By Graeme Dean, Head of Insurance, Cover Genius
There’s a reason loyal customers are regarded as the ‘gold standard’ by many businesses. It costs 500% more to acquire new customers than to keep current ones. Additionally, repeat buyers are likely to spend 33% more than first-time customers.
Our digital age of ecommerce and online marketing means it’s easier than ever for customers to shop around for the best price. However, this has a negative knock-on effect on customer loyalty. Businesses must work harder than ever to keep customers coming back.
The good news is, brands can reap the rewards of customer loyalty by delivering excellent customer experiences. But how do ecommerce businesses keep their customers at their heart while growing and scaling in other directions? Perhaps the strategic use of insurance partnerships is the answer.
Incorporating partnerships with third-parties such as insurance providers allows ecommerce businesses to grow while offering benefits to customers. The ecommerce player additionally develops an alternate revenue stream, without having to do any of the legwork.
Previously, ecommerce businesses were unwilling to associate themselves with the archaic world of insurance. Fortunately, there’s a new generation of insurance providers. Here’s how insurtechs are changing the sector for the better, and how ecommerce companies can use it to their advantage.
The legacy of a sector
Before exploring how strategic partnerships with insurtechs can benefit ecommerce players, it’s worth exploring the historic challenges of the insurance sector that stunted such relationships in the past.
As with many traditional institutions, past generations of insurance providers were beset with clunky, legacy tech that hindered customer service. While we are referring to the historic nature of the insurance industry, this behaviour still continues.
The biggest inefficiency hindering customer experience is the reliance on manual processes. These require insurance staff to manually complete bank details, claims payments, and other administrative functions. When you consider that global insurers operate across timezones, currencies, languages, and legislation, this can delay processes further.
This reliance on sluggish, manual systems often accompanies a delay in claims payments. The typical claims payment time for global insurers is up to twenty days. This is far too long to leave a customer without payment when something’s gone wrong. The fault is not just with insurers: banks can also be too slow in notifying payees if their payments fail, leaving customers without cover.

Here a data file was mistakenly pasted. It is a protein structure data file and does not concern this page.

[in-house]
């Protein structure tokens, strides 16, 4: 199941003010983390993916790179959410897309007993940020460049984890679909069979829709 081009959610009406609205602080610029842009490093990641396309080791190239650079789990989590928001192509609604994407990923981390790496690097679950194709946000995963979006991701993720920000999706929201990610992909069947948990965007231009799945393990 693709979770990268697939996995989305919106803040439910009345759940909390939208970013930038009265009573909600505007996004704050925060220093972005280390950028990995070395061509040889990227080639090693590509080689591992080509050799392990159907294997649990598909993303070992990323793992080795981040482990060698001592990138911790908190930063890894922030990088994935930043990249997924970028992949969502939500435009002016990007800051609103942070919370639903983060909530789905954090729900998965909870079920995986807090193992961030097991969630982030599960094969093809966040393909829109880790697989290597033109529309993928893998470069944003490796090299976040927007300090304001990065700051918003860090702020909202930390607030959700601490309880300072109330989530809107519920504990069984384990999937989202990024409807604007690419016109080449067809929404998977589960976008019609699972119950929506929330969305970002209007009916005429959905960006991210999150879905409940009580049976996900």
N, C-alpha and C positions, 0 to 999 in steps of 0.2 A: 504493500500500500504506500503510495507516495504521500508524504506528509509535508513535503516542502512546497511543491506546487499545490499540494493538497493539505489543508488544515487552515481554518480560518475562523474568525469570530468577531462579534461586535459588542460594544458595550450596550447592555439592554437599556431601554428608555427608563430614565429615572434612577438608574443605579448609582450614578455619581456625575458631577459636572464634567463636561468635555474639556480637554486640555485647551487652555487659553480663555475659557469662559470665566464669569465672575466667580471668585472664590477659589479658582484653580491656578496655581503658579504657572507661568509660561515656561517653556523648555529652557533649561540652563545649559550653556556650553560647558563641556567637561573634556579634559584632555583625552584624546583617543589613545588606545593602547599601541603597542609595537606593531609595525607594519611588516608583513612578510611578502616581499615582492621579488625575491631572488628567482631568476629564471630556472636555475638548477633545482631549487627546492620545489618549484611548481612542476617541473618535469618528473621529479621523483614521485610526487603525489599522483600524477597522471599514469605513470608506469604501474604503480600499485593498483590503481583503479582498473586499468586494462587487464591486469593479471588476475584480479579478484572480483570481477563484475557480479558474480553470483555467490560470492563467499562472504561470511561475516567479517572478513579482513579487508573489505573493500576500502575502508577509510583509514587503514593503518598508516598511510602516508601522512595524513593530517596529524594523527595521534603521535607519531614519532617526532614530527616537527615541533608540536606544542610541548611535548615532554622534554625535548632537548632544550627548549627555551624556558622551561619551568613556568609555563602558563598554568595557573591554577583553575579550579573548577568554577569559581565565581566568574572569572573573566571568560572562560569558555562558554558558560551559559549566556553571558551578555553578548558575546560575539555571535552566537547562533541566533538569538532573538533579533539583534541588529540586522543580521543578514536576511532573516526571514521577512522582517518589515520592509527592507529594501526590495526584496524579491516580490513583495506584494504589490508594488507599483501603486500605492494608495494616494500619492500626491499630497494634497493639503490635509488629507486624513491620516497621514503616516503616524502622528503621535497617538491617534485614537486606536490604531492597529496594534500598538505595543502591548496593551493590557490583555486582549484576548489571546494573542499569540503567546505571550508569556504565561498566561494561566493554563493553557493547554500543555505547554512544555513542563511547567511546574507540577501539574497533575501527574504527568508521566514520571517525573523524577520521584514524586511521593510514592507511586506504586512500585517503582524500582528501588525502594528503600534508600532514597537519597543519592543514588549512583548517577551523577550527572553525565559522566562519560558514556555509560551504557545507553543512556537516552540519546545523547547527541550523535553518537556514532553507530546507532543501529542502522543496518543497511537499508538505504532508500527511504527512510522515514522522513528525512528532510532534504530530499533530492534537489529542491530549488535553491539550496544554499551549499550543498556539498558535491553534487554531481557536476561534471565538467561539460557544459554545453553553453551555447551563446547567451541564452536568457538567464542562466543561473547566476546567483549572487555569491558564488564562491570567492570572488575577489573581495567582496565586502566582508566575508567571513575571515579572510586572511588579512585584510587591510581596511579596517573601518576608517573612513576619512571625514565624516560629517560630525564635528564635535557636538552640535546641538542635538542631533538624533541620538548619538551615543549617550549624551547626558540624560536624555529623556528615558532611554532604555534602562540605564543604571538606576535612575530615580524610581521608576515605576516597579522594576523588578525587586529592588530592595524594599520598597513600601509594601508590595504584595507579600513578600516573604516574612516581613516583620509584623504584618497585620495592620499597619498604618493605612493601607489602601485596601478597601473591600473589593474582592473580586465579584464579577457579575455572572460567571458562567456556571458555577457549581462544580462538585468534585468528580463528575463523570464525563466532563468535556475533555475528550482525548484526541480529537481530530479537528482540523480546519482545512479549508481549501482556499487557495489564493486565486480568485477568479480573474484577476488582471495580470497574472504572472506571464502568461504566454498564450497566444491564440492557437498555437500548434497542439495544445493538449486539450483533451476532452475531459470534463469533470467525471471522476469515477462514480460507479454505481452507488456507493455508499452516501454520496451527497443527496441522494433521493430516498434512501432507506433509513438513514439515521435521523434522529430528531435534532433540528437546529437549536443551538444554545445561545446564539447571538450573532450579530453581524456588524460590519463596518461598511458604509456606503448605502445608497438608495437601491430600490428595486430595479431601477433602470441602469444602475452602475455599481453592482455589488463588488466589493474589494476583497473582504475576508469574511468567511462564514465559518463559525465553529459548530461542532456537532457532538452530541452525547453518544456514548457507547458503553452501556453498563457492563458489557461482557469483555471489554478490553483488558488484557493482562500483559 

Clunky systems aside, the actual cover provided is at times unacceptable. Traditional insurers favour one-size-fits-all policies, full of inflexible terms and exclusions. These incumbent insurers aren’t putting their customers first. As such, they typically see low customer satisfaction scores, ranging from minus 10 to positive 15. It’s unsurprising that ecommerce players have been reluctant to expose their valuable customers to partnerships with these archaic insurers.
Insurtechs: the next generation
Luckily, there is a new wave of insurance providers using technology to transform the sector for the better. These insurtechs are putting their customers at the heart of their operations, so they are well-placed to partner with customer-first ecommmerce players.
In our experience, customers are starting to reject one-size-fits-all cover. They want coverage tailored to their lifestyles and risks. Technology-led insurance firms recognise this and are offering cover that is customisable at point of purchase.
Some insurtechs implement AI systems to optimise their insurance product recommendations. This ensures customers end up with the right insurance, at the right price. Because such systems are built on newer tech, it is much easier to make adjustments. Legacy insurers often stay clunky because it is difficult to make improvements to tech that is simply not fit for purpose. This ease of adjustment means insurtechs are able to ensure product fit and pricing is continually optimised.
Typically, insurtechs still rely on traditional insurers to underwrite the cover they provide. As these technology-led insurers begin to attract the market share of customers, incumbent firms will look to them for inspiration. Partnering with insurtechs allows insurers to access new channels they would be otherwise unable to distribute through. As well as providing customers a better service and experience, this provides long-term benefits for the whole insurance industry.